India: Legislative Updates Reforms to the Insurance Sector

Francisco A. Laguna

 This week, TransLegal continues our series on recent legislative changes in India, focusing on the recent reforms to the insurance sectors and how they affect foreign investors.

 In March 2015, the Indian Parliament reformed the insurance sector by approving the Insurance Laws (Amendment) Bill, 2015 (“Insurance Amendment Act”), which amended the Insurance Act, 1938, the General Insurance Business (Nationalization) Act, 1972 and the Insurance Regulatory and Development Authority Act, 1999 (“IRDA Act”). Although published in late March, the Insurance Amendment Act entered into force as of 26 December 2014.

The Insurance Amendment Act increases permissible foreign direct investment (“FDI”) in Indian insurance companies – clearly a significant change. However, the Act implements other noteworthy changes, discussed below.

Increase in FDI Cap


Symbol for Rupee (INR) Photo Credit: Wikimedia Commons

Symbol for Rupee (INR)
Photo Credit: Wikimedia Commons

The Insurance Amendment Act nearly doubles allowable FDI in the insurance sector from 26 % to 49 %. The new cap became effective as of 26 December 2014. The cap is applicable to direct and indirect FDI and to foreign portfolio investments. Foreign portfolio investments include investments by foreign institutional investors, qualified financial investors, foreign portfolio investors and non-resident investors.

FDI up to 26 % in an Indian insurance company is permitted under the “automatic route”, i.e., no government approval is required. FDI exceeding 26 % and up to 49 % must be approved by the Foreign Investment Promotion Board.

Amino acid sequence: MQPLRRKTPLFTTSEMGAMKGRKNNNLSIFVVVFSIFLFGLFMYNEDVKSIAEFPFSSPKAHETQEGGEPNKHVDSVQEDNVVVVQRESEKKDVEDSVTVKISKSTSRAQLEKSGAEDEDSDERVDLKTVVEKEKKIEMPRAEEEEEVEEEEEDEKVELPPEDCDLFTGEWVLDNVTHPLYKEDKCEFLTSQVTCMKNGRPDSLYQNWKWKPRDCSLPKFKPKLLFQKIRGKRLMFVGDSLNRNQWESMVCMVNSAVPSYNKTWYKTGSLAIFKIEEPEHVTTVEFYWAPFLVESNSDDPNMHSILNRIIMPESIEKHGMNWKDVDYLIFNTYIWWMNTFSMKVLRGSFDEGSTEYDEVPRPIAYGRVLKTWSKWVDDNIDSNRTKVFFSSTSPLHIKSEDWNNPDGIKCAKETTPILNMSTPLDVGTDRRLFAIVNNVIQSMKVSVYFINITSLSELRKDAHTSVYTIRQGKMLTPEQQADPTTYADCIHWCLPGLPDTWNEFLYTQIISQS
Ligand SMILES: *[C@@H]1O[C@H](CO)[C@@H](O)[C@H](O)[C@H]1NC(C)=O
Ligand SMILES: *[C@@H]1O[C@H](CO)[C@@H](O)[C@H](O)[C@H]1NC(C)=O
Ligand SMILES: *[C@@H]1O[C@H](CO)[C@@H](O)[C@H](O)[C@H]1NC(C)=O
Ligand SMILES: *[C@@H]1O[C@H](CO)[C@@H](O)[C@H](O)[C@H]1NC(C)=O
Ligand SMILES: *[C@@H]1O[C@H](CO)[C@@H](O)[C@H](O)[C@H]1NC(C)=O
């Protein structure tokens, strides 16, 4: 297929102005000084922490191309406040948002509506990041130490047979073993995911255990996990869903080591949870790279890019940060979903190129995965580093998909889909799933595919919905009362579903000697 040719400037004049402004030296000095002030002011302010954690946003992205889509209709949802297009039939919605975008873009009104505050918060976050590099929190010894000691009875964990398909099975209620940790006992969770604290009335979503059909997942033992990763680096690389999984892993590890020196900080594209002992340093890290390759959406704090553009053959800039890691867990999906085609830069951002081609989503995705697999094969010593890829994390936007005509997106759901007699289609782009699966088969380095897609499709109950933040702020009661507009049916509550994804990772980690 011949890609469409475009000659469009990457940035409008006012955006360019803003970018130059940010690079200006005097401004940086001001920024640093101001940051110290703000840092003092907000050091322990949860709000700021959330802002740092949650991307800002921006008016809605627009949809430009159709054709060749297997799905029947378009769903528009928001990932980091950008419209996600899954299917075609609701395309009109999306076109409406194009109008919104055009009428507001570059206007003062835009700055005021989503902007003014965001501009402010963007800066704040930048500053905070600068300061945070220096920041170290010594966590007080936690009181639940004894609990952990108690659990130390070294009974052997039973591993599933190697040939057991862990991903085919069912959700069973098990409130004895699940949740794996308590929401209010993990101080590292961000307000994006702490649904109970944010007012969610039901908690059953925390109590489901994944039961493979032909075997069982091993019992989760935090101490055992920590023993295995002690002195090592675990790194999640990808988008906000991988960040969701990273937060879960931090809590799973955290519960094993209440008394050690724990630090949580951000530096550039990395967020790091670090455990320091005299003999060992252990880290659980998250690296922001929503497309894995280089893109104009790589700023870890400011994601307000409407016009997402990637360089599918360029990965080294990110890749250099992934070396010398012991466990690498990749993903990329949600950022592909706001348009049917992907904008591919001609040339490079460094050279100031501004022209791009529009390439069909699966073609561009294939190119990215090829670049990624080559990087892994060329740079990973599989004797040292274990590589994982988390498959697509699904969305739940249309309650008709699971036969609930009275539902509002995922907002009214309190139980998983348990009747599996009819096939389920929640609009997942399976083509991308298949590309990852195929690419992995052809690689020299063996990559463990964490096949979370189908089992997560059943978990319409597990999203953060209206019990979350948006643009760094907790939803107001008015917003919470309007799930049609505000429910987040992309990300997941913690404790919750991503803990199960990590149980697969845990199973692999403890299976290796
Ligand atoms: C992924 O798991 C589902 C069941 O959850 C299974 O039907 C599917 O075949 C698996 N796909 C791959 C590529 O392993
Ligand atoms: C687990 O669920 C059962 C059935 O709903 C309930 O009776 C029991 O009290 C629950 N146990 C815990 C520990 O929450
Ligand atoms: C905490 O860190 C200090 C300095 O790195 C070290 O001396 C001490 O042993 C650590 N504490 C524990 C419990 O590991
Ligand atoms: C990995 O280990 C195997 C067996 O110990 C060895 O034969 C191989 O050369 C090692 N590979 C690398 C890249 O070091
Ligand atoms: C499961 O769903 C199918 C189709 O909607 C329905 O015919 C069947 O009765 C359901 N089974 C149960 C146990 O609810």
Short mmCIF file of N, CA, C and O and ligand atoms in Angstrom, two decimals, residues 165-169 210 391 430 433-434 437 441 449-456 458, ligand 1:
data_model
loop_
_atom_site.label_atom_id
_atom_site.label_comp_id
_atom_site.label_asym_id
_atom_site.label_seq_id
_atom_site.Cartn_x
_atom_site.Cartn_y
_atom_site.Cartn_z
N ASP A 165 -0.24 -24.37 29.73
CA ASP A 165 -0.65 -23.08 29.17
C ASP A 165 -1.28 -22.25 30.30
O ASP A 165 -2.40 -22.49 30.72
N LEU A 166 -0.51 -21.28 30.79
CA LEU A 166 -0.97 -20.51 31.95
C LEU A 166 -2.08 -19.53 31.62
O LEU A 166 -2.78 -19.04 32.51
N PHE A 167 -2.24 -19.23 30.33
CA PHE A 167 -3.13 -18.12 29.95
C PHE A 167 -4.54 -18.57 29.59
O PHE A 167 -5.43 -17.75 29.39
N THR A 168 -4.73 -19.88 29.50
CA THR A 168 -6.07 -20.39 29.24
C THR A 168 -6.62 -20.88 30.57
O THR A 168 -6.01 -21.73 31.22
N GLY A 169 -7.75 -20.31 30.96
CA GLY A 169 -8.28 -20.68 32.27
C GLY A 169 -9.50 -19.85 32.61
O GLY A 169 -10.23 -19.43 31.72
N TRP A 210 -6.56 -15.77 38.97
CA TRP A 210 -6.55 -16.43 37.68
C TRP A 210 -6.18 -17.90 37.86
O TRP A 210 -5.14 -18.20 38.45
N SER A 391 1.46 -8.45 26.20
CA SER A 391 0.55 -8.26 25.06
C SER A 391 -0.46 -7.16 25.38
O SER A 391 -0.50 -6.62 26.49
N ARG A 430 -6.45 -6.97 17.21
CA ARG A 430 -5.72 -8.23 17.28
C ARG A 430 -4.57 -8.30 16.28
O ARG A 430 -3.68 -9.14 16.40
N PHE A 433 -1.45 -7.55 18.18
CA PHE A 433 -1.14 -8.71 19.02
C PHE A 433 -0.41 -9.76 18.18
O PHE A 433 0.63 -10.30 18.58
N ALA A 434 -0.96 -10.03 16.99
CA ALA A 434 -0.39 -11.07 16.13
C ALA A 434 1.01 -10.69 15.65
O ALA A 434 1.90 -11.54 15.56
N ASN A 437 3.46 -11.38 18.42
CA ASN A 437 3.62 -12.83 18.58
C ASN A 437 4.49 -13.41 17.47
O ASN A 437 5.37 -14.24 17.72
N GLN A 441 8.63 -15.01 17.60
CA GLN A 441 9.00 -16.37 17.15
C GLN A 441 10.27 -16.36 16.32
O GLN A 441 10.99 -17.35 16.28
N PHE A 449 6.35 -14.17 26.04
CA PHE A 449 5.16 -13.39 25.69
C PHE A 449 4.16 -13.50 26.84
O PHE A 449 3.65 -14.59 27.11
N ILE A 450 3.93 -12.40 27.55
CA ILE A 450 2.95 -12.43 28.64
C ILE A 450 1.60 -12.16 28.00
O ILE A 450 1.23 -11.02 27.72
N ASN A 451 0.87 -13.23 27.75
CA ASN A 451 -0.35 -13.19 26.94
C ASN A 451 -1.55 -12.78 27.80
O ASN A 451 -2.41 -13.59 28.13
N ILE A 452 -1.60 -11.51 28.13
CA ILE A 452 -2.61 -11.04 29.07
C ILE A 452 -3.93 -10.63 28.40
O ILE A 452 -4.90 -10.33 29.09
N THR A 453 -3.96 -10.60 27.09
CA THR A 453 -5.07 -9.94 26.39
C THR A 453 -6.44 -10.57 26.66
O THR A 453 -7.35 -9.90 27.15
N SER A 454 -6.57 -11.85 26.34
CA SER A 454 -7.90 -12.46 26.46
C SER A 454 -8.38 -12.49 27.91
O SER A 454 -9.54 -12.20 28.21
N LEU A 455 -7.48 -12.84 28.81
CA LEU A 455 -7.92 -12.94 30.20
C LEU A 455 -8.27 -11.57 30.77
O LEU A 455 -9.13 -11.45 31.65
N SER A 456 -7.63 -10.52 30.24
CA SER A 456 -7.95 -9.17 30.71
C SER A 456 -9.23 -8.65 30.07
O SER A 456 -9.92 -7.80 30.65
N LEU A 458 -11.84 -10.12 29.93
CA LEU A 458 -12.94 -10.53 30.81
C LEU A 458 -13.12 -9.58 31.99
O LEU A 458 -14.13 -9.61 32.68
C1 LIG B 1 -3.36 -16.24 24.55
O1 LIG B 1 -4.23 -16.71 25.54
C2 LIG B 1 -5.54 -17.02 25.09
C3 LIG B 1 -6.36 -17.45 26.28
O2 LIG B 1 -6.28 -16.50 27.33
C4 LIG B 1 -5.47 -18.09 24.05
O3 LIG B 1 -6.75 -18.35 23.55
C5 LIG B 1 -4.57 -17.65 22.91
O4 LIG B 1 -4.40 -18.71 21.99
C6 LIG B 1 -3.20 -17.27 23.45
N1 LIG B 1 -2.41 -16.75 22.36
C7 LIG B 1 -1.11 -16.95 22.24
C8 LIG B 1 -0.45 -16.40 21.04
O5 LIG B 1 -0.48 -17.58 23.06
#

The FDI cap also applies to “other insurance intermediaries”. The Insurance Amendment Act does not define the term; however, the IRDA Act provides that intermediaries include insurance brokers, reinsurance brokers, insurance consultants, surveyors and loss assessors.

If applicable, foreign investors, at any level, must obtain necessary licenses from the Insurance Regulatory Development Authority of India (“IRDA”) to conduct insurance activities.

It is expected that the increased FDI limits will result in investments of up to INR 60,000 crores (~ US$ 9.5 billion) over the next 5 years.

Insurance Companies must be Indian Owned and Controlled 

India Gate, Delhi Photo Credit: Wikimedia Commons

India Gate, Delhi
Photo Credit: Wikimedia Commons

Insurance companies that accept FDA at any level must be Indian owned and controlled. Control is determined by the right to appoint a majority of the company’s board of directors, or to control management or policy decisions, including application of rights derived from shareholder or management rights or shareholder or voting agreements.

This is an important change because the Insurance Act, prior to being amended, did not require Indian insurance companies to be owned and controlled by individuals resident in-country. As such, it was possible for offshore strategic partners in the insurance sector to have substantial control, including reserved matters or veto rights on operational and financial policy decisions of the joint venture. This provision of the Insurance Amendment Act may affect offshore partners that currently have substantial control.

Structuring Promoter Investments

Before being amended, the Insurance Act only allowed insurance companies to issue one class of equity stock, which greatly curtailed the sector’s ability to structure investments. The Insurance Amendment Act gives the IRDA the ability to designate other classes of shares that can be issued by insurance companies. The IRDA is expected to publish a list of permitted classes in the near future.

Health Insurance

The Insurance Amendment Act defines the “health insurance business” as a business which provides for sickness benefits or medical, surgical or hospital expense benefits, including coverage for in-patient and out-patient travel and personal injury / accidents. The Act recognizes the health insurance sector, for the first time, as a separate vertical business.